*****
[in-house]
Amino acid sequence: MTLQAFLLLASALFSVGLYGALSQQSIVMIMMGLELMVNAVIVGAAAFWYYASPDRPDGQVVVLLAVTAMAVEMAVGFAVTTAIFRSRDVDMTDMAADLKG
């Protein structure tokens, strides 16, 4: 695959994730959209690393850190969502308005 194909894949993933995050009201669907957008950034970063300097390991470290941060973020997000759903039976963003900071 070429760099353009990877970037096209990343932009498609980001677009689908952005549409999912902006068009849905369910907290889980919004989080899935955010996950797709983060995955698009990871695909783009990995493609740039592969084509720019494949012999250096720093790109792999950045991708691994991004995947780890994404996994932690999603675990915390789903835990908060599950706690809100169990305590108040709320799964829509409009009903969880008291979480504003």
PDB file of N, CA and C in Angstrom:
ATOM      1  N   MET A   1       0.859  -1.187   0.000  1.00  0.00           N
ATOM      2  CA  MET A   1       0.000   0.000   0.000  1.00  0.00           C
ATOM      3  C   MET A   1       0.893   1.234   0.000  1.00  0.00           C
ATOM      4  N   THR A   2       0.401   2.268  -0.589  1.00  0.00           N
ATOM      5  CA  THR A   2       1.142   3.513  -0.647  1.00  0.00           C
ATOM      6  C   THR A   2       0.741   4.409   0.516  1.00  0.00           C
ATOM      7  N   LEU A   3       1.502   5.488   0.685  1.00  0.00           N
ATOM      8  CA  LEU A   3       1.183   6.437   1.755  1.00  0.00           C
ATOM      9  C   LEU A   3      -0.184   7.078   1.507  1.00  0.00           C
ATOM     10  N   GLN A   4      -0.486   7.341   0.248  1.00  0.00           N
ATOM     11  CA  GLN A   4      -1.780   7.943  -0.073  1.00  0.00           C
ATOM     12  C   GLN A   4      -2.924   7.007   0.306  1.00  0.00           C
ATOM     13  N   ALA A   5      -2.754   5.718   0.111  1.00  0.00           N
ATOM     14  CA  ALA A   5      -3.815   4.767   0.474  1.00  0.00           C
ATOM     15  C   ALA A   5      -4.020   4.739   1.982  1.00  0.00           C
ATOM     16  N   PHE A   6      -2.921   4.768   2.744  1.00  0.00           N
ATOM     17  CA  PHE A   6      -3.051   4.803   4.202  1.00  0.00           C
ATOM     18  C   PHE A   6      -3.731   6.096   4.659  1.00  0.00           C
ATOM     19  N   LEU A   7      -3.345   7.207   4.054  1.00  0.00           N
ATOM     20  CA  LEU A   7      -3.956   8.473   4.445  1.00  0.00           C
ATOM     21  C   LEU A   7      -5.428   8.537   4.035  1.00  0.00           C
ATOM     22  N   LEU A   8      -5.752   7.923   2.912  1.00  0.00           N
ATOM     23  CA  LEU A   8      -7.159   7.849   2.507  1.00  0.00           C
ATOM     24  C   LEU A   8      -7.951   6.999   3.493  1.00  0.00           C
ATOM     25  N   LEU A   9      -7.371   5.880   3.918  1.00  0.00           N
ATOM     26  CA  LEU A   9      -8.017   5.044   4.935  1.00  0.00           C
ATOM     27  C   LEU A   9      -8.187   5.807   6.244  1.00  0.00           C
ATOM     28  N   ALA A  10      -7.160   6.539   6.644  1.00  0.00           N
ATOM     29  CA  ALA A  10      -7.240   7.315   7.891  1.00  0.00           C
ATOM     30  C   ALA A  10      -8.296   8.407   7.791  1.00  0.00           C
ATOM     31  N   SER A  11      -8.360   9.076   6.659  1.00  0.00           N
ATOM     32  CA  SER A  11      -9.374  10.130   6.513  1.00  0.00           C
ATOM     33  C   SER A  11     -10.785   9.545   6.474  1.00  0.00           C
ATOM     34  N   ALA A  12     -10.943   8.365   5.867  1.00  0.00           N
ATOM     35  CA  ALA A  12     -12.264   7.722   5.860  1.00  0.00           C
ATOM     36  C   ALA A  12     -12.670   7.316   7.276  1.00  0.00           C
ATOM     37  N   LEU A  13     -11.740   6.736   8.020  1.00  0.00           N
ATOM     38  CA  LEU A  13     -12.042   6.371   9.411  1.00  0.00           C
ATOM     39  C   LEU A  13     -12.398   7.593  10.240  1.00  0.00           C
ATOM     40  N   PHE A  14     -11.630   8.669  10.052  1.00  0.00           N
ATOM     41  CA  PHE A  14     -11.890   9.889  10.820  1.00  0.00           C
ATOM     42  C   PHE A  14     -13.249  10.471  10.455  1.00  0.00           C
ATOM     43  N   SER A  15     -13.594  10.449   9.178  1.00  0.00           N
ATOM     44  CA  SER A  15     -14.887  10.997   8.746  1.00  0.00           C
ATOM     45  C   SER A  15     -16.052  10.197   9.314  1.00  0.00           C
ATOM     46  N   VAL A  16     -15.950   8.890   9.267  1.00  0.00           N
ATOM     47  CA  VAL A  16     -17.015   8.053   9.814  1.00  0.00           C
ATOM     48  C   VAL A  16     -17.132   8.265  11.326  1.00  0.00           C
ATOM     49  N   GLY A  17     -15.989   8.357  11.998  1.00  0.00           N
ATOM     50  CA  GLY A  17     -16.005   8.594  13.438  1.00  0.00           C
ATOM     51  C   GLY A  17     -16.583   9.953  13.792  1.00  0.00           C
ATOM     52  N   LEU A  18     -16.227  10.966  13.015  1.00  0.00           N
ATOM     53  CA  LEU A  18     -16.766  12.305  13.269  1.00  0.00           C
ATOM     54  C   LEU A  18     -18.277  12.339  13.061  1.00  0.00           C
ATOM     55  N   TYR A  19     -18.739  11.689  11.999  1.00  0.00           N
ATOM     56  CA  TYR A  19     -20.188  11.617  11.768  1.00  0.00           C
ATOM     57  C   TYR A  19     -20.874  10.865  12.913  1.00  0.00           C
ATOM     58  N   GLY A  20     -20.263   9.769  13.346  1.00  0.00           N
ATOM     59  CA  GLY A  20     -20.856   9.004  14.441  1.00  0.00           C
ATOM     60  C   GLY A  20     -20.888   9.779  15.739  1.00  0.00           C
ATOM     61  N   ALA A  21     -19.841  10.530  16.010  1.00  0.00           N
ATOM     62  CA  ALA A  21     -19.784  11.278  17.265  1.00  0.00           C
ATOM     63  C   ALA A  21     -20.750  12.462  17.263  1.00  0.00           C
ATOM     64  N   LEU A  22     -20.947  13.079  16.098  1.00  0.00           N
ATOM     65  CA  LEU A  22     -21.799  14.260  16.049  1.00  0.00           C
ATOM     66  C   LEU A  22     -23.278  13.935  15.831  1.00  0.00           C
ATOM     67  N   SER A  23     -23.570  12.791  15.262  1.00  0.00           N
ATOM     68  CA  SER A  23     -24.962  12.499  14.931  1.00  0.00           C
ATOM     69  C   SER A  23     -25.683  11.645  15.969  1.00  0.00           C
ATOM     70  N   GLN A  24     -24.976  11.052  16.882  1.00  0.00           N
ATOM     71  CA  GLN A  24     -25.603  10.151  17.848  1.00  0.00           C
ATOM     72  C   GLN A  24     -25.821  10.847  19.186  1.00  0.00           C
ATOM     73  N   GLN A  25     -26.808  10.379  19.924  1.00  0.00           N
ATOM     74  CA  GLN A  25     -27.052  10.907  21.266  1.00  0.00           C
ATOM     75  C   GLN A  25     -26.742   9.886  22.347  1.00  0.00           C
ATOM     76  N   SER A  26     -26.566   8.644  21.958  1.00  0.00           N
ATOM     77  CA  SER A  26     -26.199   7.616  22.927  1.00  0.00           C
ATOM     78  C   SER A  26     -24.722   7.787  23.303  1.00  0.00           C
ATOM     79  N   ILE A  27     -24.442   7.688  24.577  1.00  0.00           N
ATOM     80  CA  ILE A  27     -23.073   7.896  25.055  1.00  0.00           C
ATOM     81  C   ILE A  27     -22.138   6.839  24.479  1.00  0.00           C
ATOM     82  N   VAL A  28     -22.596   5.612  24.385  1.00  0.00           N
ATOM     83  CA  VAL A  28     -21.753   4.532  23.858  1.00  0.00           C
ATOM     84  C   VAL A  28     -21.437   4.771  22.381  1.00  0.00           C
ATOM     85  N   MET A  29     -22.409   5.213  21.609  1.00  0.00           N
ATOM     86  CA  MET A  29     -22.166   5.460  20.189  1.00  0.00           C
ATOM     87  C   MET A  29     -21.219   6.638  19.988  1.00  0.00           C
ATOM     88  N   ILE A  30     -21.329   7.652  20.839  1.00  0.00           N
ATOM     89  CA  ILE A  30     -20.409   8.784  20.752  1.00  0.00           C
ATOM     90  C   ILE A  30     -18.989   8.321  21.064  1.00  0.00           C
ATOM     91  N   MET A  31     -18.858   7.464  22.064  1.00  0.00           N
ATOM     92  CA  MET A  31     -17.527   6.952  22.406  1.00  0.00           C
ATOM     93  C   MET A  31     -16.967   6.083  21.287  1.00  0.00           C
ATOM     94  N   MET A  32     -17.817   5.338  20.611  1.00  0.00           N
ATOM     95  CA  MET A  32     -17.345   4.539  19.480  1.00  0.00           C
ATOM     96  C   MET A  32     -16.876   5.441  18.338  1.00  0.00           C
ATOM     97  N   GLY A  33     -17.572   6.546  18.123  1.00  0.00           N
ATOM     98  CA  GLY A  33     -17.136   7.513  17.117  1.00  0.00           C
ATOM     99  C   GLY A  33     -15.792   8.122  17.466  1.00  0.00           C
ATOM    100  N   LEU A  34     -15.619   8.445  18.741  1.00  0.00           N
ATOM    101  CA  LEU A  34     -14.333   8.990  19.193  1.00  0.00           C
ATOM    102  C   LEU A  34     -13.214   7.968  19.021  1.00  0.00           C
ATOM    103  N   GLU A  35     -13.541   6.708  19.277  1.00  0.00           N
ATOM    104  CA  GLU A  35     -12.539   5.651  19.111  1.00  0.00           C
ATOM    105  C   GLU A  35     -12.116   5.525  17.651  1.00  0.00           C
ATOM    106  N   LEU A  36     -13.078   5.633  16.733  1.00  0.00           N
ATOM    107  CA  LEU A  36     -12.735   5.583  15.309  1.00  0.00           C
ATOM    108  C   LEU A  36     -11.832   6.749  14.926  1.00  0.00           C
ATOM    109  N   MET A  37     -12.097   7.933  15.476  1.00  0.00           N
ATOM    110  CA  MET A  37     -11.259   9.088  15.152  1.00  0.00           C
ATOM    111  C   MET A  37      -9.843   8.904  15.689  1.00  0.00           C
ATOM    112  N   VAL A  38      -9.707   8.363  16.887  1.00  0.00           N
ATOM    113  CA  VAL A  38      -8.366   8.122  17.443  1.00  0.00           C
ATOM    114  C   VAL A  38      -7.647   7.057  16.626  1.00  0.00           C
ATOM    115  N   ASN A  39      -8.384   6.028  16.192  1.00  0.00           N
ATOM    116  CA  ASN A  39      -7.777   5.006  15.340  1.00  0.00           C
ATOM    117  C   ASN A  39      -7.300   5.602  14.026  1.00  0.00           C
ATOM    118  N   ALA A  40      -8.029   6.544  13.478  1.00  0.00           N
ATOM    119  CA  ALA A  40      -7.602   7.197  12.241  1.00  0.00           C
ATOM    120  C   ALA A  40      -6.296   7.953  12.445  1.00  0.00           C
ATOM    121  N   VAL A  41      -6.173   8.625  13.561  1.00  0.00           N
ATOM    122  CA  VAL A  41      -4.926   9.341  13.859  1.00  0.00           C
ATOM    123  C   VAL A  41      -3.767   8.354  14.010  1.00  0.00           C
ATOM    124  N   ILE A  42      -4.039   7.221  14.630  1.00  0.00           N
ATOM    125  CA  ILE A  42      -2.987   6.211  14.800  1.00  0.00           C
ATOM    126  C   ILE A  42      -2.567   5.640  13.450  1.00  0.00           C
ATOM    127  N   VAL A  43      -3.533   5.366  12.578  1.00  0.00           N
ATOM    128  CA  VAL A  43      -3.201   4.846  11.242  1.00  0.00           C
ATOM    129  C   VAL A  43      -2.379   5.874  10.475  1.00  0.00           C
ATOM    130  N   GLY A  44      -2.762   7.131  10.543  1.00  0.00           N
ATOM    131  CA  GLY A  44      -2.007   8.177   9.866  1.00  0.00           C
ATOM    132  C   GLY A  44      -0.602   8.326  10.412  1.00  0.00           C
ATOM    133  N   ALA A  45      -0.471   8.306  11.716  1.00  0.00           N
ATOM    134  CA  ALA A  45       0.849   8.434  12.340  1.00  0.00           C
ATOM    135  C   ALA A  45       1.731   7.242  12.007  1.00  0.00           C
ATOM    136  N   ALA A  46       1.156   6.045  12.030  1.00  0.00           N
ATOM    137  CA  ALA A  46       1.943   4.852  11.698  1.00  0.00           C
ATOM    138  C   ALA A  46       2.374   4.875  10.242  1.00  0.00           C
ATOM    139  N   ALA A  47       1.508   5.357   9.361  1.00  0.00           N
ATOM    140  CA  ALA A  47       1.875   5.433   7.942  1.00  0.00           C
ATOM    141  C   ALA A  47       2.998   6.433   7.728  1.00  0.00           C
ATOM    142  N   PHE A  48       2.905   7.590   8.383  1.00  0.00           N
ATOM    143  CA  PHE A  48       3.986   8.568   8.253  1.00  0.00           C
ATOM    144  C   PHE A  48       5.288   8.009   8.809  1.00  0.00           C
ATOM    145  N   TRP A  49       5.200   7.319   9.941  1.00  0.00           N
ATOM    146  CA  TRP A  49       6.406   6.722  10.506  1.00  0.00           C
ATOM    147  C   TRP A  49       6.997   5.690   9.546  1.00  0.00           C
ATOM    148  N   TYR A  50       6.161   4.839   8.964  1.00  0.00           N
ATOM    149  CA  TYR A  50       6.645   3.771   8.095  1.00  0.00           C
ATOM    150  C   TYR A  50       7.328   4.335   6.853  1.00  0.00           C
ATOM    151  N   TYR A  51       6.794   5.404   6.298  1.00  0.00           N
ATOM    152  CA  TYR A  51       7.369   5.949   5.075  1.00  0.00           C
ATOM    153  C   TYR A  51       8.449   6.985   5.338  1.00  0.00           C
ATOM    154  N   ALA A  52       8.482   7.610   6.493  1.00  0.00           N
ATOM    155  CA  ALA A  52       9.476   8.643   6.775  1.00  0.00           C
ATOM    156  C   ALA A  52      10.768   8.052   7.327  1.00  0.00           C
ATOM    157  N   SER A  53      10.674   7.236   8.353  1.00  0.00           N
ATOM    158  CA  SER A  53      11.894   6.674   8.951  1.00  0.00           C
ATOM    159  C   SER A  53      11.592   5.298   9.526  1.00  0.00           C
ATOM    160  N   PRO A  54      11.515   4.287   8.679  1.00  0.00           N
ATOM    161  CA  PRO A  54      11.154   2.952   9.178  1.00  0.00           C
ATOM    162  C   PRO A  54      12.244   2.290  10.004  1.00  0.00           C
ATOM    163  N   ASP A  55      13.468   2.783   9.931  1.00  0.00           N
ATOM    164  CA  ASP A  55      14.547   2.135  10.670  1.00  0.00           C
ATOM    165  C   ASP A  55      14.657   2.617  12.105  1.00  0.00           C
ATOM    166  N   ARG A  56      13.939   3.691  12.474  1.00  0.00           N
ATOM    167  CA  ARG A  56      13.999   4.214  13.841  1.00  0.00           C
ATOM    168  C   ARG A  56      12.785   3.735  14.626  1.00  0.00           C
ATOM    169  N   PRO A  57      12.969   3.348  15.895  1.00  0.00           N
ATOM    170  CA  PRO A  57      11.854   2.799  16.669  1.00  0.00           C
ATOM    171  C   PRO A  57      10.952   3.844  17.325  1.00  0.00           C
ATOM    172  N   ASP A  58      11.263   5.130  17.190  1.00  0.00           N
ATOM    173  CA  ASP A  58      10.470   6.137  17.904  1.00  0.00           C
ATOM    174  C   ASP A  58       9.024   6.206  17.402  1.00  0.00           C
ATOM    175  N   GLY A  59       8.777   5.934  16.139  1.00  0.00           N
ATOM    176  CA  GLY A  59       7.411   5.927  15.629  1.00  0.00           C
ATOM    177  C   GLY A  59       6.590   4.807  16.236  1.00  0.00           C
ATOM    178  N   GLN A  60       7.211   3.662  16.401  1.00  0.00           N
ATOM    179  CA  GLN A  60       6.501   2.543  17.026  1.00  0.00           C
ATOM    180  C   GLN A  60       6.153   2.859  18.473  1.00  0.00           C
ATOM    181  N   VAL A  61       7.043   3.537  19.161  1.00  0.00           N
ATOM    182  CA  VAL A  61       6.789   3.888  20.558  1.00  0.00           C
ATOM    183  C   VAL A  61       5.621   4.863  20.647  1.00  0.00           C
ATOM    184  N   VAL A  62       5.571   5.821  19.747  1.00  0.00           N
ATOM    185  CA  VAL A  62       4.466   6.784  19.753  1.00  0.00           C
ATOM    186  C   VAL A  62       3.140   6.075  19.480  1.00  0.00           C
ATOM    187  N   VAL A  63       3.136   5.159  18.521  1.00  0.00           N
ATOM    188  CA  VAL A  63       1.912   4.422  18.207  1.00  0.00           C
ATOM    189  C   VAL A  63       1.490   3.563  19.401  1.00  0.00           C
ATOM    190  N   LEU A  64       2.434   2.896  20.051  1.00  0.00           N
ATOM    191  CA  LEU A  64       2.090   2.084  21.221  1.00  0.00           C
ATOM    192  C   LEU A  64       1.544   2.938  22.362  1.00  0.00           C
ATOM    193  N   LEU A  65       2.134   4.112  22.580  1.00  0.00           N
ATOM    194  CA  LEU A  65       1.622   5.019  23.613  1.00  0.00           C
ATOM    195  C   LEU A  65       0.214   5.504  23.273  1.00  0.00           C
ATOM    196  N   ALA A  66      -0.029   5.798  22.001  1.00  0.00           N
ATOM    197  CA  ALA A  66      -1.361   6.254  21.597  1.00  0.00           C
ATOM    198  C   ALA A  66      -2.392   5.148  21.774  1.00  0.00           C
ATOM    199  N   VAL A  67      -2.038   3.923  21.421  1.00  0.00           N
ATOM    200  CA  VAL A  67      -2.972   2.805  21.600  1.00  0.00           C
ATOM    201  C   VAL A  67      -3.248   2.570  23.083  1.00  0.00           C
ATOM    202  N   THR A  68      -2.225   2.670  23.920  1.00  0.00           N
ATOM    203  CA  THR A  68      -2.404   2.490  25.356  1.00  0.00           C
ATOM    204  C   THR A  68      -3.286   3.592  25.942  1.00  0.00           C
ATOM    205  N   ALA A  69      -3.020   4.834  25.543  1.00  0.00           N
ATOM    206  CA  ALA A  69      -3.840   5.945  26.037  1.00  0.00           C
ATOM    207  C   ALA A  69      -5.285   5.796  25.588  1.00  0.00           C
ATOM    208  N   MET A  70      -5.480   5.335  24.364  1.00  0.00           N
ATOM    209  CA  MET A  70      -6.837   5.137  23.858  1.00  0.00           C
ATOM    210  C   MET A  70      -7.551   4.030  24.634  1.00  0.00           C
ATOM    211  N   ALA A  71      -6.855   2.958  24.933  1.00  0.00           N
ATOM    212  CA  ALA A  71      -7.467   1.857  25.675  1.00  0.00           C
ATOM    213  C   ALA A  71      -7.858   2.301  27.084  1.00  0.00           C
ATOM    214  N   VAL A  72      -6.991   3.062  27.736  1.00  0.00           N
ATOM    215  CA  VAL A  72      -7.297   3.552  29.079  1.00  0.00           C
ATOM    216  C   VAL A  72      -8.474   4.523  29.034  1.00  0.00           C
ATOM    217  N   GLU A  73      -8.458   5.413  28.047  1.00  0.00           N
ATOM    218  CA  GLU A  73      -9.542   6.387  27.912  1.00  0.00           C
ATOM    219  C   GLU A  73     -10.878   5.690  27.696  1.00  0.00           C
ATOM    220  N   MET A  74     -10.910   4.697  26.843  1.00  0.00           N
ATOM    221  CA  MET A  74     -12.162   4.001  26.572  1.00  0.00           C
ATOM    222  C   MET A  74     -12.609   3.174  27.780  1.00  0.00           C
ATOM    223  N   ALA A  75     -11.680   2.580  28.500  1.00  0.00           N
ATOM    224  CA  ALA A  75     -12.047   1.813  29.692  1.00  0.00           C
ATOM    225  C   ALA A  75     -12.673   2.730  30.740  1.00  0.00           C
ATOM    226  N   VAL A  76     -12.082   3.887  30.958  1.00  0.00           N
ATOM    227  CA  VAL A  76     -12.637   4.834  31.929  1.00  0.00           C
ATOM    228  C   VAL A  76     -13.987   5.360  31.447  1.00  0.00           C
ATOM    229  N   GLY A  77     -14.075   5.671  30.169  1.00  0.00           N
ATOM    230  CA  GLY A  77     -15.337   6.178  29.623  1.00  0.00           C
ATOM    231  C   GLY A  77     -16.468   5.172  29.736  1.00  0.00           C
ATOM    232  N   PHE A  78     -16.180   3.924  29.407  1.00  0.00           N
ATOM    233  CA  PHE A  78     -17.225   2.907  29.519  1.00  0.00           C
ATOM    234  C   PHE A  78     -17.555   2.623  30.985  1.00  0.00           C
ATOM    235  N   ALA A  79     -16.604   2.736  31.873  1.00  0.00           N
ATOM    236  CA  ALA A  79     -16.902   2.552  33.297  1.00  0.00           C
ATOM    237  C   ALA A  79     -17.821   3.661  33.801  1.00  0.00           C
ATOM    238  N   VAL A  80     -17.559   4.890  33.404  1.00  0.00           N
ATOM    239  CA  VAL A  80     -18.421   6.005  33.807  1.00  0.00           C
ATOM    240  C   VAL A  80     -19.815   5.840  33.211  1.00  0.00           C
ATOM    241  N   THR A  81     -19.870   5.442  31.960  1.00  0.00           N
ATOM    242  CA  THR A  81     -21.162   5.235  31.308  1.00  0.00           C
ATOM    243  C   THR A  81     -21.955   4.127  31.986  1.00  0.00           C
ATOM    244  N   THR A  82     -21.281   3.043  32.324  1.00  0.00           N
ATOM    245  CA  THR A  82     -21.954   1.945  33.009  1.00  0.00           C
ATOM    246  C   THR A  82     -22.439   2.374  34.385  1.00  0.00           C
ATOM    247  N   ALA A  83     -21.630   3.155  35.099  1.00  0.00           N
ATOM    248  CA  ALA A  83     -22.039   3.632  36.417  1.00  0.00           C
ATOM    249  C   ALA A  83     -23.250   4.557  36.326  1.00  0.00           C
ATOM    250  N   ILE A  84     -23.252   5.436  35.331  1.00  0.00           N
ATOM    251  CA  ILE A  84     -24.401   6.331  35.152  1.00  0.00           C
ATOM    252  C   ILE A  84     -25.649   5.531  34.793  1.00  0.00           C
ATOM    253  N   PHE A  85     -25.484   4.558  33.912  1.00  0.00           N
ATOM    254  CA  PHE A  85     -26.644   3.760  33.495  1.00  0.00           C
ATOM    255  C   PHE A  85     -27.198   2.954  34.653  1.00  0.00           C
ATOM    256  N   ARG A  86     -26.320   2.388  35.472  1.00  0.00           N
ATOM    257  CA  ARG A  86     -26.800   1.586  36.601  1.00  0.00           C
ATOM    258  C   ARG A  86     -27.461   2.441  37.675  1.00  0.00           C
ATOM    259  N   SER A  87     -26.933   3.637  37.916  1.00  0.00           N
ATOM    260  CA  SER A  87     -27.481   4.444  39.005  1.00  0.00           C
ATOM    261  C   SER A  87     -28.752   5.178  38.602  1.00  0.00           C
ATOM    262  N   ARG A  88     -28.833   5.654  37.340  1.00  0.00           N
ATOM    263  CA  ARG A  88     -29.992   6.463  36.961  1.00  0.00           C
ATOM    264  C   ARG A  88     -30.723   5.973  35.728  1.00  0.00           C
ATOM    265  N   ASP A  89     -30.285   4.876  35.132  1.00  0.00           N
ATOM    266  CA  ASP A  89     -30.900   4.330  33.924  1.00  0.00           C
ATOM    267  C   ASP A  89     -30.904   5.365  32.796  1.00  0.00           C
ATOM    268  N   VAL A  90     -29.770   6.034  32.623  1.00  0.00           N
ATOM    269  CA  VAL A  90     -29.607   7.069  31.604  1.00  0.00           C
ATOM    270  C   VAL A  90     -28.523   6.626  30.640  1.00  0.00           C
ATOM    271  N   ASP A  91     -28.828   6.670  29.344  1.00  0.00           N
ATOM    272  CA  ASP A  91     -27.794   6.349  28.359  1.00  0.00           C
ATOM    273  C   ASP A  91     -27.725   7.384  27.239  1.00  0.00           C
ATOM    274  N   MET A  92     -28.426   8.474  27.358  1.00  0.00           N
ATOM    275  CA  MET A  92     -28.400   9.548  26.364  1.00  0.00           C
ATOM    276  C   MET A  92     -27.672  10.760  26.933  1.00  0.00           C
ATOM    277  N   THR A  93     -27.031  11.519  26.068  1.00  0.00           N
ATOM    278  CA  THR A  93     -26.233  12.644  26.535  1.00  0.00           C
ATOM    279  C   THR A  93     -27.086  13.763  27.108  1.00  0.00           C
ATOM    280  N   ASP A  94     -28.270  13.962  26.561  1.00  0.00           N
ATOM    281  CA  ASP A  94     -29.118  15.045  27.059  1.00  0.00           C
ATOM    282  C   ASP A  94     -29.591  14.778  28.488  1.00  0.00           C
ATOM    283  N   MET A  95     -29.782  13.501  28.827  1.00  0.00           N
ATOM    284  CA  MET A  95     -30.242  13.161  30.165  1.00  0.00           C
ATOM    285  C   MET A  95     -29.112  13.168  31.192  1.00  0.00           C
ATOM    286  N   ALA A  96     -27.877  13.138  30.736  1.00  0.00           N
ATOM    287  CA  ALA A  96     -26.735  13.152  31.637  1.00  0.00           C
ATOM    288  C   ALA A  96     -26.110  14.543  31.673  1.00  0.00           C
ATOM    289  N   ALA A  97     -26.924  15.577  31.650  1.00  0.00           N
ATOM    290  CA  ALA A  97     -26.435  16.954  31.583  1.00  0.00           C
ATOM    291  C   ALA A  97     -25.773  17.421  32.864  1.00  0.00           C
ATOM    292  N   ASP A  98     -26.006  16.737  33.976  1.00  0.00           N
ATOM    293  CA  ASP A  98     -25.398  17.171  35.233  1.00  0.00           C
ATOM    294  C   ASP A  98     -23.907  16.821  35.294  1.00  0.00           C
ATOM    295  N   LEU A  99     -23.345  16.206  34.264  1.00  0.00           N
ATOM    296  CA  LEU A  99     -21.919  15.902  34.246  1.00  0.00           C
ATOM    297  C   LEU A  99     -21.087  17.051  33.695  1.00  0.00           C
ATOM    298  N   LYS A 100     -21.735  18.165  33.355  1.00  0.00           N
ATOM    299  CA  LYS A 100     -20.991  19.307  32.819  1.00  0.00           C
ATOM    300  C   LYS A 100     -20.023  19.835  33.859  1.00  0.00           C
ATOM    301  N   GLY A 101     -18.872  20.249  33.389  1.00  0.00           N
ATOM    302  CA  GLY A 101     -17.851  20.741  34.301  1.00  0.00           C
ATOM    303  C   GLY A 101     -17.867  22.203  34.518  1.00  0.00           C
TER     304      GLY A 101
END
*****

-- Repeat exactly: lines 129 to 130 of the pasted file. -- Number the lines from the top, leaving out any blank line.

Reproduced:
ATOM    125  CA  ILE A  42      -2.987   6.211  14.800  1.00  0.00           C
ATOM    126  C   ILE A  42      -2.567   5.640  13.450  1.00  0.00           C